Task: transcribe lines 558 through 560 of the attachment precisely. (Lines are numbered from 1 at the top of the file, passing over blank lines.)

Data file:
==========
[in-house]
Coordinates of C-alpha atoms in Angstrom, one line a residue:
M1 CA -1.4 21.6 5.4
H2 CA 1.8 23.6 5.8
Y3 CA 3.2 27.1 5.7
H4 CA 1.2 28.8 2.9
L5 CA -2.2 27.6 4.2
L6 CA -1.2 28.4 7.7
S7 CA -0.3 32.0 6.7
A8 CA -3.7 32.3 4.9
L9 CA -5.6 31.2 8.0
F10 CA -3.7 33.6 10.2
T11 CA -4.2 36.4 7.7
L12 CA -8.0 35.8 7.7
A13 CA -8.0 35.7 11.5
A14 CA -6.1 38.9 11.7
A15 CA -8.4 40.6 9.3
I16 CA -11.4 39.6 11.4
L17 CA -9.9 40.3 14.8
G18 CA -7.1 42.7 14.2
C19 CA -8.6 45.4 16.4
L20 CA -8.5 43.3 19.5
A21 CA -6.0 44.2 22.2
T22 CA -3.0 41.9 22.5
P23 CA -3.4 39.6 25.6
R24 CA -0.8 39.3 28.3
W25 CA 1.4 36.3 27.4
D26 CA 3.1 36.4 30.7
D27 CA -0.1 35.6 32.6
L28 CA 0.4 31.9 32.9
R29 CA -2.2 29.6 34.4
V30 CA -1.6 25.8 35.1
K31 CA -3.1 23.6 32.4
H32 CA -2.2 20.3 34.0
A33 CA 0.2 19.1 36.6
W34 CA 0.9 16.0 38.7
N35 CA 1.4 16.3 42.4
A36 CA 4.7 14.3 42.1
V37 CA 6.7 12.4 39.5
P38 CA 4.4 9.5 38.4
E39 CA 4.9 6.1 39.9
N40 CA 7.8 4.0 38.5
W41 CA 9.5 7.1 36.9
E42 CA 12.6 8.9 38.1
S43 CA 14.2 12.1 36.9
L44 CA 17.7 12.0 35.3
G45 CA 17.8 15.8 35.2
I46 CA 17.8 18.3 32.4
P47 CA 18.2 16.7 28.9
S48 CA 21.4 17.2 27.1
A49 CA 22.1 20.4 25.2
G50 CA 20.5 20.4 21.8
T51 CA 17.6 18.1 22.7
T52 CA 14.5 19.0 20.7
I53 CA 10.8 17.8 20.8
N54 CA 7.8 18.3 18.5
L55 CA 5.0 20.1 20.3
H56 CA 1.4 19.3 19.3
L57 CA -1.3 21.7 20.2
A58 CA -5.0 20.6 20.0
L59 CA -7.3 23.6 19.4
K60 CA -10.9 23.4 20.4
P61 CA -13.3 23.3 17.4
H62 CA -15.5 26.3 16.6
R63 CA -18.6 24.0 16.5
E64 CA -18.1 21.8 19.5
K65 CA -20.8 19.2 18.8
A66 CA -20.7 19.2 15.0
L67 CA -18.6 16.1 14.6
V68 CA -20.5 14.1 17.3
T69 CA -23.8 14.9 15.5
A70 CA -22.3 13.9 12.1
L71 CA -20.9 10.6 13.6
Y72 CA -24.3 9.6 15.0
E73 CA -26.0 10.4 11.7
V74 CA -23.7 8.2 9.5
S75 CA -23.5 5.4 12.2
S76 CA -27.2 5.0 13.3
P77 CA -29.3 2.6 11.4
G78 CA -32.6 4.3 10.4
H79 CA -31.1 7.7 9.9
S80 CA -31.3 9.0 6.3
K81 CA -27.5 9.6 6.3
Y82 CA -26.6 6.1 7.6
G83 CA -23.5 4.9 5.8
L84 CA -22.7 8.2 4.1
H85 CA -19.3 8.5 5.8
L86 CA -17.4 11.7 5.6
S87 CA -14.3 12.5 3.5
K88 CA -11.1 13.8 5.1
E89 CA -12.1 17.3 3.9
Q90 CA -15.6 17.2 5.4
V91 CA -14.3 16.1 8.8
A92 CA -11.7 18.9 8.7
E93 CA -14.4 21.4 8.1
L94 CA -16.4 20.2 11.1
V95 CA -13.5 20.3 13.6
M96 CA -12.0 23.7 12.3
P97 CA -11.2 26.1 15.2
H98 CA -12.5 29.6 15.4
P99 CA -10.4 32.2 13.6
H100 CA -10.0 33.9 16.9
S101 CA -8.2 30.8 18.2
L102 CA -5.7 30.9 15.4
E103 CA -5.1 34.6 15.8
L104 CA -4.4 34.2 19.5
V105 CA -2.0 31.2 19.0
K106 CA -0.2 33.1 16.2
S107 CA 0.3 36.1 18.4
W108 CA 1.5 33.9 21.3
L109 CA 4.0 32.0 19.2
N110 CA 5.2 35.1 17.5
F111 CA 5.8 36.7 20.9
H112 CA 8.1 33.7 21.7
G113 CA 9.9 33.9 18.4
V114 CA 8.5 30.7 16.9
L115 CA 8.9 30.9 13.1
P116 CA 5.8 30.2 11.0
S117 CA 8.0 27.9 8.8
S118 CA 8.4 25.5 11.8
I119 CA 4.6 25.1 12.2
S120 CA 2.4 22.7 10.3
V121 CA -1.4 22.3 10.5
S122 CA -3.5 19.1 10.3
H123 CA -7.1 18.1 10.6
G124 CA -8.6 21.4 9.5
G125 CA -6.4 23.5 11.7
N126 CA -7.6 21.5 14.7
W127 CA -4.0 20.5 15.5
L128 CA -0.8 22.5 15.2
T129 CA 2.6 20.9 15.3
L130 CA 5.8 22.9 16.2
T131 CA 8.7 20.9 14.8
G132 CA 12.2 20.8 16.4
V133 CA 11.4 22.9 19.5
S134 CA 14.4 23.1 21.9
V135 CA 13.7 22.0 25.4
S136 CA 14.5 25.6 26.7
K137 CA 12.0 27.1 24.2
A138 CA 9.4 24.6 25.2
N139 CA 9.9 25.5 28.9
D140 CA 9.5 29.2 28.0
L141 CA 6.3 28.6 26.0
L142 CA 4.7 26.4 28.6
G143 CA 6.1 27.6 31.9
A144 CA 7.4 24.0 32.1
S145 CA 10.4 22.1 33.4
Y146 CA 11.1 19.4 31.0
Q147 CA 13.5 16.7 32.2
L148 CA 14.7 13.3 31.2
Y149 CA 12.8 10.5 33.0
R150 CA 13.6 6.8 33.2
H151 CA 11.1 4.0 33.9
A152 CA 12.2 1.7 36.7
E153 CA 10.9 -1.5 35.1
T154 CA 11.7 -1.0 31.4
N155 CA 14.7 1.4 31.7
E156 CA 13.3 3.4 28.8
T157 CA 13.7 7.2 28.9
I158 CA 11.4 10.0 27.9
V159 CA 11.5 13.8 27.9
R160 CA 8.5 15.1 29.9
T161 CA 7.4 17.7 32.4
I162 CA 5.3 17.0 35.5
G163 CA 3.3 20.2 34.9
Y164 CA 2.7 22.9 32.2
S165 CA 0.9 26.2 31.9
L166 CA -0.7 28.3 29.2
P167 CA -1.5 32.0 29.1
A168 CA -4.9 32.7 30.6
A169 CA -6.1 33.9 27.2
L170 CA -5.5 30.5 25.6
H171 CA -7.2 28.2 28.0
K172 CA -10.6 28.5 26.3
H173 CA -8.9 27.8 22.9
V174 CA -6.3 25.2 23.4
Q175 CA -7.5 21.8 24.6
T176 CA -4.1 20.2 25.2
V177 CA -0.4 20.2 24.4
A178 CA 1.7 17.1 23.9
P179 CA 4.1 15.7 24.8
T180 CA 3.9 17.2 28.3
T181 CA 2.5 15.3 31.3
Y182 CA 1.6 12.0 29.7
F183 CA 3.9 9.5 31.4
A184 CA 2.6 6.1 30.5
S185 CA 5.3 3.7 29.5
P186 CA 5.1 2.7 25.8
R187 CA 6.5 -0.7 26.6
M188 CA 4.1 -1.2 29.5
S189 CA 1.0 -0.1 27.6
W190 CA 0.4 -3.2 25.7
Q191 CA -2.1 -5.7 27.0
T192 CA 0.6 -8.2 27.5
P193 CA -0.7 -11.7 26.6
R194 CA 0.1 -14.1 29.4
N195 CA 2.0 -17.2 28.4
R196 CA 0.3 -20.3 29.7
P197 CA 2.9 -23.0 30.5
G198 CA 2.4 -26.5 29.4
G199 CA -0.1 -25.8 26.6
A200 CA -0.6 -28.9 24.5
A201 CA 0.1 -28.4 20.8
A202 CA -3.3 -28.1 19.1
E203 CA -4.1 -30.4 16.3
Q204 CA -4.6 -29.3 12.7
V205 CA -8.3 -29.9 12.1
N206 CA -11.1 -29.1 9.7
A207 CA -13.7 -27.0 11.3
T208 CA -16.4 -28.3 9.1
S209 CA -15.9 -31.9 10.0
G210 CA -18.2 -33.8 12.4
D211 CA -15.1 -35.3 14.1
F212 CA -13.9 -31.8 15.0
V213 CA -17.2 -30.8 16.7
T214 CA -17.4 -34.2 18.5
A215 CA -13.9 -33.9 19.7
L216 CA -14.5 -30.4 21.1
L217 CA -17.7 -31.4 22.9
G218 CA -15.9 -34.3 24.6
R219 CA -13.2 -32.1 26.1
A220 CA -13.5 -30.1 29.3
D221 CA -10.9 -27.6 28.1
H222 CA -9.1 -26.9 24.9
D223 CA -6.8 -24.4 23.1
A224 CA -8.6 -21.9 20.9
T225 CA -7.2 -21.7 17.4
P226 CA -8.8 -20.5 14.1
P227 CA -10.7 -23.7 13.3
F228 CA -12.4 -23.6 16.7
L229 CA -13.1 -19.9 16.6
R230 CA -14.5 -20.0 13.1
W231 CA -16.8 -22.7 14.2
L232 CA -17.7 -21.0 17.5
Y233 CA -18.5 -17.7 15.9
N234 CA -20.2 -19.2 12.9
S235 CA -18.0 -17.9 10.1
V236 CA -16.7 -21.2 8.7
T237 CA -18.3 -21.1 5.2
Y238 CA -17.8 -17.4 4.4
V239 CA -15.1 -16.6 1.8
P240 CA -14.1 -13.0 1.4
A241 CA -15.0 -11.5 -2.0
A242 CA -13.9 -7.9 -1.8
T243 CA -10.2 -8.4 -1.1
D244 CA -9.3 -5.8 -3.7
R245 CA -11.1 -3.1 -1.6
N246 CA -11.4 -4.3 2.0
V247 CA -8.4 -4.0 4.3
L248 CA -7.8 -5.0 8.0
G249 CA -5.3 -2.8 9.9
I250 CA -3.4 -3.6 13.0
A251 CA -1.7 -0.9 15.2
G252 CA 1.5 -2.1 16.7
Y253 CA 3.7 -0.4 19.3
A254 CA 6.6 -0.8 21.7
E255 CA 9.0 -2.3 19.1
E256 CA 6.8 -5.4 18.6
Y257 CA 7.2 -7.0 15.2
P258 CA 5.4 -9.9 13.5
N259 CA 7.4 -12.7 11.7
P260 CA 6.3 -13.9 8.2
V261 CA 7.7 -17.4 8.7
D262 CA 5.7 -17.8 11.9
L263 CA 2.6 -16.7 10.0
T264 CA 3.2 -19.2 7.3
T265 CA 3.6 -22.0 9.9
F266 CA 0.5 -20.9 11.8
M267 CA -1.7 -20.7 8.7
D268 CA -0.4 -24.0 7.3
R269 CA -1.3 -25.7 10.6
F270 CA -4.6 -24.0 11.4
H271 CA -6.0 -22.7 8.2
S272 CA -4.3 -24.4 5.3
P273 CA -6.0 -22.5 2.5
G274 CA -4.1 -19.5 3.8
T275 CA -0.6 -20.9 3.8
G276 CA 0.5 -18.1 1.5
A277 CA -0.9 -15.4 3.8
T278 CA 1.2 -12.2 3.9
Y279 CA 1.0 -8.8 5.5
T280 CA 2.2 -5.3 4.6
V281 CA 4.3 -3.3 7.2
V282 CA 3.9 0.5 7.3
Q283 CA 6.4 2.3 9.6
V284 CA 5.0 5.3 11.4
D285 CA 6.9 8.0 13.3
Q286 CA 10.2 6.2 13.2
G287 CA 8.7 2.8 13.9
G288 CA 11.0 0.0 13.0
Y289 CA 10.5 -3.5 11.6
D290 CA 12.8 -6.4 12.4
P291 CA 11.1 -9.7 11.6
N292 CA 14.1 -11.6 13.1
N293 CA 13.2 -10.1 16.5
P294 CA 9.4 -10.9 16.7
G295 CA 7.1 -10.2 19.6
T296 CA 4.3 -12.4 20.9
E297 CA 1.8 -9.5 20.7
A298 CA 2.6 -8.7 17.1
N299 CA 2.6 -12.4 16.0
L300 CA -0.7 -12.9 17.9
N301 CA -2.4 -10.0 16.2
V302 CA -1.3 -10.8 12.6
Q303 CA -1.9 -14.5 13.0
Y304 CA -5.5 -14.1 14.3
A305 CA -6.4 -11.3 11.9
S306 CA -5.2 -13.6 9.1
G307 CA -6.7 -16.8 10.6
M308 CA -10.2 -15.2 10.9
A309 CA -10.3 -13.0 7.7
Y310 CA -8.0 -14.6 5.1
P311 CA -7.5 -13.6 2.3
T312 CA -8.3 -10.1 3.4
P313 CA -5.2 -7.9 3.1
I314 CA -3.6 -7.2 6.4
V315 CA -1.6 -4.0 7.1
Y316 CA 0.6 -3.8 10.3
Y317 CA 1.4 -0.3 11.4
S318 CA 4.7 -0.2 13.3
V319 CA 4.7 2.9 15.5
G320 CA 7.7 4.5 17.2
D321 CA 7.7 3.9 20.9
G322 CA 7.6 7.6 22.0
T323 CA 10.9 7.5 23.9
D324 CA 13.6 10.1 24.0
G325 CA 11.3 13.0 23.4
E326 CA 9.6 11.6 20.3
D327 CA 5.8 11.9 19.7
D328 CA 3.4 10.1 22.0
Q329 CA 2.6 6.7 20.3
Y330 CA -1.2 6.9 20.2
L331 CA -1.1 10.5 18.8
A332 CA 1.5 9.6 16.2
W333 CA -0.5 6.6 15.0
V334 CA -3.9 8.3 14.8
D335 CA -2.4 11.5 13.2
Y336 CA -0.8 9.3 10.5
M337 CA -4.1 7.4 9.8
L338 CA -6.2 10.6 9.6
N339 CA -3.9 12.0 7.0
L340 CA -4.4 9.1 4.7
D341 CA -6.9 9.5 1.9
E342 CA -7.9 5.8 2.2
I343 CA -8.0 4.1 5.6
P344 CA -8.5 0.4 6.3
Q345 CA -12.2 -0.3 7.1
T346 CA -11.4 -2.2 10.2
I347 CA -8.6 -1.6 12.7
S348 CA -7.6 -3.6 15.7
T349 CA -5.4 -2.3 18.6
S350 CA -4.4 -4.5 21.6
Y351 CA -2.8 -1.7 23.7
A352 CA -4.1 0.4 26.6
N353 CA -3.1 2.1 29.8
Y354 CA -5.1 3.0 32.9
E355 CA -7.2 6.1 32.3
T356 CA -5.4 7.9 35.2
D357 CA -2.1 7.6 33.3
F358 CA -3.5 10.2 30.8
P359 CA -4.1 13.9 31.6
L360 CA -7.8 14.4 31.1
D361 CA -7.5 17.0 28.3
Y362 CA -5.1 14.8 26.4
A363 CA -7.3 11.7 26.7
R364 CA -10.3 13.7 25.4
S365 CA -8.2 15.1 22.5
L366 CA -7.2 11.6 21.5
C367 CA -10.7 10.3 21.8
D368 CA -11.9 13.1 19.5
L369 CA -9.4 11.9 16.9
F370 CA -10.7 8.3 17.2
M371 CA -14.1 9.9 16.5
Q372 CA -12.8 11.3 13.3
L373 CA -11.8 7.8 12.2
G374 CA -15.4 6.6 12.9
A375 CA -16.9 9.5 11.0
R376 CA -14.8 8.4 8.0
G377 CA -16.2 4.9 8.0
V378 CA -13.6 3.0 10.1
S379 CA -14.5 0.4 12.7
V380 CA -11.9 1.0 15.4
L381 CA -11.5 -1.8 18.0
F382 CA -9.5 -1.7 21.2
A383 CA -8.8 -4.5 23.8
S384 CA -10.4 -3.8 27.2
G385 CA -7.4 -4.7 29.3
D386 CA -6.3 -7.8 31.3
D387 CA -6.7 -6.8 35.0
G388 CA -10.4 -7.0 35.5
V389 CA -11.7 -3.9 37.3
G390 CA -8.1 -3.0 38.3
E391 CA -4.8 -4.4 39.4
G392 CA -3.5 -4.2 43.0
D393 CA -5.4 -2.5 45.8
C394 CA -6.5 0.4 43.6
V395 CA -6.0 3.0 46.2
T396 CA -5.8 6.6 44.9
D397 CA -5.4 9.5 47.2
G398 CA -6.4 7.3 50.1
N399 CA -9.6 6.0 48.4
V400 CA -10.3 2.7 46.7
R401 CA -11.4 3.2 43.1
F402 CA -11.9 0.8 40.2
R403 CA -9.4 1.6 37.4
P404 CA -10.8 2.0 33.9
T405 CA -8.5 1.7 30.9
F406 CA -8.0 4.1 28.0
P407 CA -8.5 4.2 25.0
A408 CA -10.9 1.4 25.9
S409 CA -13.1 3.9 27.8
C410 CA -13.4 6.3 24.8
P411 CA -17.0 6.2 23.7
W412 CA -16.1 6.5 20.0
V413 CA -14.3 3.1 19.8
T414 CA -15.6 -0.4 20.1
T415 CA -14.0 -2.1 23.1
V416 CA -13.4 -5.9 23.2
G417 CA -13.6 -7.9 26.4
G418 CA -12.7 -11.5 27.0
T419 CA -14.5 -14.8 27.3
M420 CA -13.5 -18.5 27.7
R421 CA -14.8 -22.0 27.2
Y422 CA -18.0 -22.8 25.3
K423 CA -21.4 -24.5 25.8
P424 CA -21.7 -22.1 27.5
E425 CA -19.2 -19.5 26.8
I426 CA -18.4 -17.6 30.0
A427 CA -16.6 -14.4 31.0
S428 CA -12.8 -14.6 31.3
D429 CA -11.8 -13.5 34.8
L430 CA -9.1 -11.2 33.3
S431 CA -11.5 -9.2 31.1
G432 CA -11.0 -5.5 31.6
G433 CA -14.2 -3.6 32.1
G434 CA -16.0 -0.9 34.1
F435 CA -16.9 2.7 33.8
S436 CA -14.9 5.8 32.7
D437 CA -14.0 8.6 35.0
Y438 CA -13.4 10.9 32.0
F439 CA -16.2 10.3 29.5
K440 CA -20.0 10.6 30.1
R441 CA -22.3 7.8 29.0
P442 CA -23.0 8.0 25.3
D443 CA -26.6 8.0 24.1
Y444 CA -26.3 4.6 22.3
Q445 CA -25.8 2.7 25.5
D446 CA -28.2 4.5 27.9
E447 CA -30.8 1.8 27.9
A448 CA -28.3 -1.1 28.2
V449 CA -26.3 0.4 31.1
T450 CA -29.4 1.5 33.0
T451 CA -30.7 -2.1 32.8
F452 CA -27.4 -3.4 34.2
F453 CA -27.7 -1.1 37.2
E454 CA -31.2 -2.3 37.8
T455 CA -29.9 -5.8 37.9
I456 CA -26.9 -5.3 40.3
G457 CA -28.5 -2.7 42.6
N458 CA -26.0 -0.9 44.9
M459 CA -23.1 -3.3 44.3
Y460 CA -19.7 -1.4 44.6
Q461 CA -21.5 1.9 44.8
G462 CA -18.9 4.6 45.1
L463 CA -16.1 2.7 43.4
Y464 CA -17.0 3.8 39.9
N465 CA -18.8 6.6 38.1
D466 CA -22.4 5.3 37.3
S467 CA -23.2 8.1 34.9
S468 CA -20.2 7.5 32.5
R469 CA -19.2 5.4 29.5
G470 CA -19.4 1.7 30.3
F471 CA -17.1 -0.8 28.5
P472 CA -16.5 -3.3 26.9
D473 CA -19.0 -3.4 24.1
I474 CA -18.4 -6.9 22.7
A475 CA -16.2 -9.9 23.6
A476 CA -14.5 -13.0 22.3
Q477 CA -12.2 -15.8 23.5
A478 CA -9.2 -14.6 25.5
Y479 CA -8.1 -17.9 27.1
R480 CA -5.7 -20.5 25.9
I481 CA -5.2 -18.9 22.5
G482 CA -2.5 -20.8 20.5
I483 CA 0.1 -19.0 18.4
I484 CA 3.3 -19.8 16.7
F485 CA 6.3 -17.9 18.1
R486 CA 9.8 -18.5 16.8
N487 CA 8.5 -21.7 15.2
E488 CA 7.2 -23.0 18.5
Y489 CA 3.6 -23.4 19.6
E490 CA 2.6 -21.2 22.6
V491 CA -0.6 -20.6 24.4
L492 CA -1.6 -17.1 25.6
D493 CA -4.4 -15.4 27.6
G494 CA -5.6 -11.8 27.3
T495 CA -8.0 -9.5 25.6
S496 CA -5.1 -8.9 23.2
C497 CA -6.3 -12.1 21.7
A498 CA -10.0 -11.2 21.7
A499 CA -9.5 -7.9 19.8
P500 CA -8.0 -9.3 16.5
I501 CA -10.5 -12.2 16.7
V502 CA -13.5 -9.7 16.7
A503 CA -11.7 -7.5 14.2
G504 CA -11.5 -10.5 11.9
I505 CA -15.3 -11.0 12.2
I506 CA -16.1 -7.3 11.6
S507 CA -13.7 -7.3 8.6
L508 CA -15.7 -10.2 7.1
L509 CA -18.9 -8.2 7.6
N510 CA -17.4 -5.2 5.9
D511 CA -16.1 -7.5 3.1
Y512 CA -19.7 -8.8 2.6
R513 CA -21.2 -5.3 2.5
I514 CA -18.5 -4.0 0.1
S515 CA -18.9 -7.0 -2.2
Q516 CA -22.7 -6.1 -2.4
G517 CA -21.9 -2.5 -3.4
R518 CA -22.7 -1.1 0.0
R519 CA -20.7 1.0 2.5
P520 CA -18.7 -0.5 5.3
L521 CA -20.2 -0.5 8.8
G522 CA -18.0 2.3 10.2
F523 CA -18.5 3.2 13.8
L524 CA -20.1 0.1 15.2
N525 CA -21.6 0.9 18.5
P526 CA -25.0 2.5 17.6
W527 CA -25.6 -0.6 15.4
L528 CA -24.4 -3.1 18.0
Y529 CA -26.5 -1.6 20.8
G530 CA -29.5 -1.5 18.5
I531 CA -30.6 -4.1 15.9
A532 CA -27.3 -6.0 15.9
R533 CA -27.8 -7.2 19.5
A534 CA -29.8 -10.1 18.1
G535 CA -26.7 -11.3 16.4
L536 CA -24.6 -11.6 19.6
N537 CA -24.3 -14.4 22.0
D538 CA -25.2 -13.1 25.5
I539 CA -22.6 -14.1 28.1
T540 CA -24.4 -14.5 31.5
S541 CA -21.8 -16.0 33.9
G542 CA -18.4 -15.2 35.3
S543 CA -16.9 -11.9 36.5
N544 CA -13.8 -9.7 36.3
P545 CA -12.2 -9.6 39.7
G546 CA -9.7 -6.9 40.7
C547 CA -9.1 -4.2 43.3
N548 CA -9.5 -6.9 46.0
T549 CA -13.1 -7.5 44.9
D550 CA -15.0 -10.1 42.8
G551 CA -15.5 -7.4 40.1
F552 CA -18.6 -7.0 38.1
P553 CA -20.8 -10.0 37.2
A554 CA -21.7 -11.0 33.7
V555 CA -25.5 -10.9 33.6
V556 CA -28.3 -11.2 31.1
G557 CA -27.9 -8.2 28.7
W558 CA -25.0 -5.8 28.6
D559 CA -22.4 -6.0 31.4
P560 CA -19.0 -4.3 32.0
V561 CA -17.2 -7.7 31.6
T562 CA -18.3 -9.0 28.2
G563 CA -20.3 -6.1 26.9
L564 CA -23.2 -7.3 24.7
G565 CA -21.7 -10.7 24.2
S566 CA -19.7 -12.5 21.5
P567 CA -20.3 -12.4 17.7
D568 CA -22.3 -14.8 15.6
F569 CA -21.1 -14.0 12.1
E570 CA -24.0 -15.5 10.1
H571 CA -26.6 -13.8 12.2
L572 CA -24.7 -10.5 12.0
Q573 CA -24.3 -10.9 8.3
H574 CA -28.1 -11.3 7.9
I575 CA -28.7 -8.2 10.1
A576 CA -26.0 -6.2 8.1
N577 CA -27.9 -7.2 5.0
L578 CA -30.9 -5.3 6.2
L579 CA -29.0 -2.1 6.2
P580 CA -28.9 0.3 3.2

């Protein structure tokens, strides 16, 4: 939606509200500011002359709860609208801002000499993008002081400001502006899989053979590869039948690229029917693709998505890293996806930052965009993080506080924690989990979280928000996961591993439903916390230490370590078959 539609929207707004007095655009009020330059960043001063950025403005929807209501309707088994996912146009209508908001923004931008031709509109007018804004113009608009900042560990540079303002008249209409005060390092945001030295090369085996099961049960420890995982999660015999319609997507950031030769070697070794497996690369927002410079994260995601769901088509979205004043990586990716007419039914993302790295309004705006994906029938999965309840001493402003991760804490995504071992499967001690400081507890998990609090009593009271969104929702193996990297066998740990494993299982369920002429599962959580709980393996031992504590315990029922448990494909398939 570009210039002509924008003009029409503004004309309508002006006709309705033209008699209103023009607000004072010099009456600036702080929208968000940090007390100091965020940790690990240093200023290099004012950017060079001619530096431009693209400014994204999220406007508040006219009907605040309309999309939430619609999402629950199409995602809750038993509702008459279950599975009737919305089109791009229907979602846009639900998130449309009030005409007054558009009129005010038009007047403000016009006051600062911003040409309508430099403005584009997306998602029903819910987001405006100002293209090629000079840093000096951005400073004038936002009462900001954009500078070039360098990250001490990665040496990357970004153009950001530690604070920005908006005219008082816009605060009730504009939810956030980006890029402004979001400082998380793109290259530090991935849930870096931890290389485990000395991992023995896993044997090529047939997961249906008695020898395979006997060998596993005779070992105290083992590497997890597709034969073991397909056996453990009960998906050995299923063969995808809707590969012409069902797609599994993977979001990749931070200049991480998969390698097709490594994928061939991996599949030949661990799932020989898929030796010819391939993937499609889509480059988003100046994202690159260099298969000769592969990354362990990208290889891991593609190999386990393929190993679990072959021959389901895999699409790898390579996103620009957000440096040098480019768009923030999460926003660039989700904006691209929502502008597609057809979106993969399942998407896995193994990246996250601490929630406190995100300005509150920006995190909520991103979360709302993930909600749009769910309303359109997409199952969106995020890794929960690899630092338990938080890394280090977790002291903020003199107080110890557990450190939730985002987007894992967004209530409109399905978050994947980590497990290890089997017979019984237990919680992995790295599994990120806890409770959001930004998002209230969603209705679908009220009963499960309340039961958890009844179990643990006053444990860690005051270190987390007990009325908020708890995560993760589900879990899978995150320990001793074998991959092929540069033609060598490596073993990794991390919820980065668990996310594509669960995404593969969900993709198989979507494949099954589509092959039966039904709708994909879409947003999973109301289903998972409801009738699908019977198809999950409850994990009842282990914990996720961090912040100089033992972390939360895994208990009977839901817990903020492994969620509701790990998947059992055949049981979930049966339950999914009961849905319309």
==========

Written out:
V556 CA -28.3 -11.2 31.1
G557 CA -27.9 -8.2 28.7
W558 CA -25.0 -5.8 28.6